One other S/P exclusive did briefly attract some attention from the Sacramento Bee. This was my Jan. 7 scoop titled “Did U.S. Rep. Ami Bera cook his constituent service numbers?” It documented many major inconsistencies in Bera’s claimed number of constituents assisted and the money recovered from the federal government for them. This included late last year a sudden, unexplained $1.2 million leap in claimed recovered money right before Bera launched his campaign in a redesigned House district that features 44% of voters new to him.

No one from Bera’s office or campaign responded to more than a dozen outreaches for comment or backup data. But a few days after publication, a Bee reporter emailed me to say Bera’s office did provide “quite a bit of documentation” on their constituent service data. The Bee reporter said he ran Bera’s documents “by an independent analyst who said [Bera’s] figures appear accurate” and the Bee reporter wanted my comment on this.

It was a strange request to make. First, I am a competing journalist. Second, I told the Bee reporter I couldn’t comment on documentation I haven’t reviewed or on conclusions from an anonymous expert without more information. However, I did offer to review the information, but the reporter would not forward it.

Based on the timeline of my story and this exchange, I had my doubts the independent analyst had made anything other than a cursory review of entries and a quick double-checking of the math. After all if Bera’s books were cooked, a responsible reporter should at least do a spot check of some of the larger recently claimed amounts “recovered” to verify these amounts and that Bera’s office could fairly take credit for the outcome. I doubted this was done in the limited time the Bee had the documents or on a pro bono basis by the unnamed “independent analyst.”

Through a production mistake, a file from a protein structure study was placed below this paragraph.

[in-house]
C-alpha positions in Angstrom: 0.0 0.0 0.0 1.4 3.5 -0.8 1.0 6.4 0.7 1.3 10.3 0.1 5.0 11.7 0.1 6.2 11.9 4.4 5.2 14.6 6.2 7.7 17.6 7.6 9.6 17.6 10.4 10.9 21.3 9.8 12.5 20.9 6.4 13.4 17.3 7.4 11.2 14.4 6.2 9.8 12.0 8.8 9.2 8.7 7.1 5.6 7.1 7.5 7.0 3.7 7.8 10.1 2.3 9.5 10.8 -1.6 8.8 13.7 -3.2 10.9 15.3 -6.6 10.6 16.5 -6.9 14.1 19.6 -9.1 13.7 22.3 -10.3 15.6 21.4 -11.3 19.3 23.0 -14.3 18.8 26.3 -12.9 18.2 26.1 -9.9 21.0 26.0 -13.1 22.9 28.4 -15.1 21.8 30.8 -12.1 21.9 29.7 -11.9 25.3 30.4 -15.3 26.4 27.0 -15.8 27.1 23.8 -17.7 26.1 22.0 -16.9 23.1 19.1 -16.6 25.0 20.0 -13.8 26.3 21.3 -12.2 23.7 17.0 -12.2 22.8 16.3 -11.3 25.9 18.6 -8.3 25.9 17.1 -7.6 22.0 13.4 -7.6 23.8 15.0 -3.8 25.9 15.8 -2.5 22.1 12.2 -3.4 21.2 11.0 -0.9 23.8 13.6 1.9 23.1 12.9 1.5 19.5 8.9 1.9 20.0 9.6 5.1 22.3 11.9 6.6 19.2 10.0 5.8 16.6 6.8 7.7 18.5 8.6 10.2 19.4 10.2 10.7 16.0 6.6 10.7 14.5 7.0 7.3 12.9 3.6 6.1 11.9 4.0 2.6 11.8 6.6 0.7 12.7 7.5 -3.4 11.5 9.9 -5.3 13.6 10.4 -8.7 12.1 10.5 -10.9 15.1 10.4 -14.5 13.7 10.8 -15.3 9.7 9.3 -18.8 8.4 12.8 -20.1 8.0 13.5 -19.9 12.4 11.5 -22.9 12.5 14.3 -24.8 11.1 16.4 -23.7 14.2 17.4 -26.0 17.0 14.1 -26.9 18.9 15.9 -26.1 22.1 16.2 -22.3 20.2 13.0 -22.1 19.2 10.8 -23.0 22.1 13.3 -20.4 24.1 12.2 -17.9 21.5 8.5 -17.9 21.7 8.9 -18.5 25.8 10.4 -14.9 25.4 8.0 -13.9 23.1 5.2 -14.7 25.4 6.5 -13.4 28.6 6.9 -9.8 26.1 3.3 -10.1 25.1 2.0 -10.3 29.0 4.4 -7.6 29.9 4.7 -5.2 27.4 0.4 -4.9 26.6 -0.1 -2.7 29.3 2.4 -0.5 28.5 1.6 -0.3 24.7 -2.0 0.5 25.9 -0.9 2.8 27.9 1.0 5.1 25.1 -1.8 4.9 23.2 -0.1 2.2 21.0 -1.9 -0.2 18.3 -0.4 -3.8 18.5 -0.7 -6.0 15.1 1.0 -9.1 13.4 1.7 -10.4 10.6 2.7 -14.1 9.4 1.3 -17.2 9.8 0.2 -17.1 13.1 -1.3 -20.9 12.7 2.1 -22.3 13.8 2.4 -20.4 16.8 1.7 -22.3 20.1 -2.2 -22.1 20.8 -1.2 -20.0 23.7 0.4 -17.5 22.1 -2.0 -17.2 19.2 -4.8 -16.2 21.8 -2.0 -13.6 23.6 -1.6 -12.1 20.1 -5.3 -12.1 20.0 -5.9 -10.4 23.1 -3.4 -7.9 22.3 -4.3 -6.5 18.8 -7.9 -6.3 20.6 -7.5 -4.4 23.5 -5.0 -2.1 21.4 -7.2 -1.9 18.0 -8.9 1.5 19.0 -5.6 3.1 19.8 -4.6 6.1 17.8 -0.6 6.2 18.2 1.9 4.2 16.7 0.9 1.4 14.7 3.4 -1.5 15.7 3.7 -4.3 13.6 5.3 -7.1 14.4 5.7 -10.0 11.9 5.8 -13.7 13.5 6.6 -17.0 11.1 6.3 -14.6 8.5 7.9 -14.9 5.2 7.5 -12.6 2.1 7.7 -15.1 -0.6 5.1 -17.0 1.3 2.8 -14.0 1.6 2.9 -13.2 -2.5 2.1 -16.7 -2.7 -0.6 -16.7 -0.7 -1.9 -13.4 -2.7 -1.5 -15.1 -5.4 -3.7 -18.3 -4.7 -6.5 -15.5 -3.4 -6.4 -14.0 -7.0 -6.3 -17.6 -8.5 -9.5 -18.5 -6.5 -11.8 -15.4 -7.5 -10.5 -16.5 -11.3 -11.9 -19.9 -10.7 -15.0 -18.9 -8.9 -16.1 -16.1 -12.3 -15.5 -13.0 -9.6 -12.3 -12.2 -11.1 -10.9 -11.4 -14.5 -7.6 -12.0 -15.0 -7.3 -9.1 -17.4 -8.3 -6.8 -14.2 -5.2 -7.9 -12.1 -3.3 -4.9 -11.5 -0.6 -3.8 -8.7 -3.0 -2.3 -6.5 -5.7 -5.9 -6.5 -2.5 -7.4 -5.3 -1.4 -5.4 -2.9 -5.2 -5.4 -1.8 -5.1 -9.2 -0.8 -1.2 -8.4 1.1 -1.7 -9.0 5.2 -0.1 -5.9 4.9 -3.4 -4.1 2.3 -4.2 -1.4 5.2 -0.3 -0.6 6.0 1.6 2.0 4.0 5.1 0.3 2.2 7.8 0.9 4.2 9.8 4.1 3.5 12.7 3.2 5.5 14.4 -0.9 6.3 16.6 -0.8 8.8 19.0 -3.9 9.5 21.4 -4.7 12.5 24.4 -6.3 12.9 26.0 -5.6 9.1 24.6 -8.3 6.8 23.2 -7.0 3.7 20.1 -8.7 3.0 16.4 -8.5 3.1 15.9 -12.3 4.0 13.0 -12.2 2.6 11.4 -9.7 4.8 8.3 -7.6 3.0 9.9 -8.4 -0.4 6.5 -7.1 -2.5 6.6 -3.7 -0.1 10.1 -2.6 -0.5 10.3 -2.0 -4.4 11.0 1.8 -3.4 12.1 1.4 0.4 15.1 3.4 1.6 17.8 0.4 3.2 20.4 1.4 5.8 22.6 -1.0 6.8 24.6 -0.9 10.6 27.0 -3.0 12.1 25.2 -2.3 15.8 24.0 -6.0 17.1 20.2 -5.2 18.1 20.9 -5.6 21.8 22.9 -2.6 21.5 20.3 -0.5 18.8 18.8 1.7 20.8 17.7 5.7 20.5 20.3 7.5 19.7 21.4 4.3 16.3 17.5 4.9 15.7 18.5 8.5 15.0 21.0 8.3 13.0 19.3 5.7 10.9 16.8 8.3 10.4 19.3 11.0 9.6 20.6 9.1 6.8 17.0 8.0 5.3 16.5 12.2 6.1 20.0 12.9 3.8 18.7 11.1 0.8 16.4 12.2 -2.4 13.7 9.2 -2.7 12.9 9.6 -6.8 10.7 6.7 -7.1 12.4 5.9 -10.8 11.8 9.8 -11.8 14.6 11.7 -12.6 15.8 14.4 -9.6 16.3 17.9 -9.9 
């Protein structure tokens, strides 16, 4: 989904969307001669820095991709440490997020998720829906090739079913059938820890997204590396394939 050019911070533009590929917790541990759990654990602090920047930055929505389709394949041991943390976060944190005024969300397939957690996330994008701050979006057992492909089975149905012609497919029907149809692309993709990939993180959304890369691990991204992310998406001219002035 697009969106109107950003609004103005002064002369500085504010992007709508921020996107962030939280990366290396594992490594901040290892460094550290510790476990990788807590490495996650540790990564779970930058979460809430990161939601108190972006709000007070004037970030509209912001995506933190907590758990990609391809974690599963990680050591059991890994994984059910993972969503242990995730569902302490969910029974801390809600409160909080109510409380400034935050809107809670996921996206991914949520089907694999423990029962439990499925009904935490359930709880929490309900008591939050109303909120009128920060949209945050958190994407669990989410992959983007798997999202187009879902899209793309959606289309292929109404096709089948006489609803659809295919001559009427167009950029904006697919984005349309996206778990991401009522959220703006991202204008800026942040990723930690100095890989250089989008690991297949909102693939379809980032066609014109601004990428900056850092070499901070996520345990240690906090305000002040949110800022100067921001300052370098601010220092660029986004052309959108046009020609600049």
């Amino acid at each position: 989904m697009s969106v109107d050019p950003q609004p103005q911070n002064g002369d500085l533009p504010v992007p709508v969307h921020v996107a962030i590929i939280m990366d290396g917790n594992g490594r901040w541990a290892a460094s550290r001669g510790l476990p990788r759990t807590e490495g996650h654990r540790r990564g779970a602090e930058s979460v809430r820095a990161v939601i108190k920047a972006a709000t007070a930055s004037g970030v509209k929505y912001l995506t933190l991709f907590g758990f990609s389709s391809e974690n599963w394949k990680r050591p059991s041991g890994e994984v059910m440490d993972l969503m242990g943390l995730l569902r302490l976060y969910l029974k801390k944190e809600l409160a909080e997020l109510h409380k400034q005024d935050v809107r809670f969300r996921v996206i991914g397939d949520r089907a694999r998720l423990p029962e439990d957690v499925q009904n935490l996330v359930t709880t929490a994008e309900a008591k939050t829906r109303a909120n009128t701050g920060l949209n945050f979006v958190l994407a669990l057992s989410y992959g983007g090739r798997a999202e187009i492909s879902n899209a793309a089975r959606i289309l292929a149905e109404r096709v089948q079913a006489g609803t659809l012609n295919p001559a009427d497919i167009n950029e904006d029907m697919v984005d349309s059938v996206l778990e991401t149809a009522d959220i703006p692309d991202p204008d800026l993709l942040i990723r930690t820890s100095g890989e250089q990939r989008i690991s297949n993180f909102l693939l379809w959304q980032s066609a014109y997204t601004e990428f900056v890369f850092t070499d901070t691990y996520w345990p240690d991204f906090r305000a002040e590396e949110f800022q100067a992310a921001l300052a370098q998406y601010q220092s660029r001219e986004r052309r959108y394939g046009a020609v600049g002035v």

The reporter did share Bera’s office said its recent $1.2 million leap during a six-week period had “spiked notably as small business loans, which could be as much as $300,000, were resolved.” These most likely were Covid-related relief loans and begged further review as to whether Bera’s office could fairly take credit for getting the loans approved. For instance if Bera’s office had merely passed the loan applications along after collecting them through their website, those loan amounts would seem dubious to count as money “recovered for local taxpayers” as his web site touts.

Not seeing any Bee story run over the next couple weeks, I followed up with the reporter to see if it had been spiked. The reporter assured me it hadn’t been, but now nearly two months since my original reporting, it appears the Bee has decided to either sit on prized documentation that either raises further questions about Bera’s longtime claims or could provide a wonderful window into how truly excellent constituent service is performed by Bera’s office. But either way this would require more journalistic probing than common today.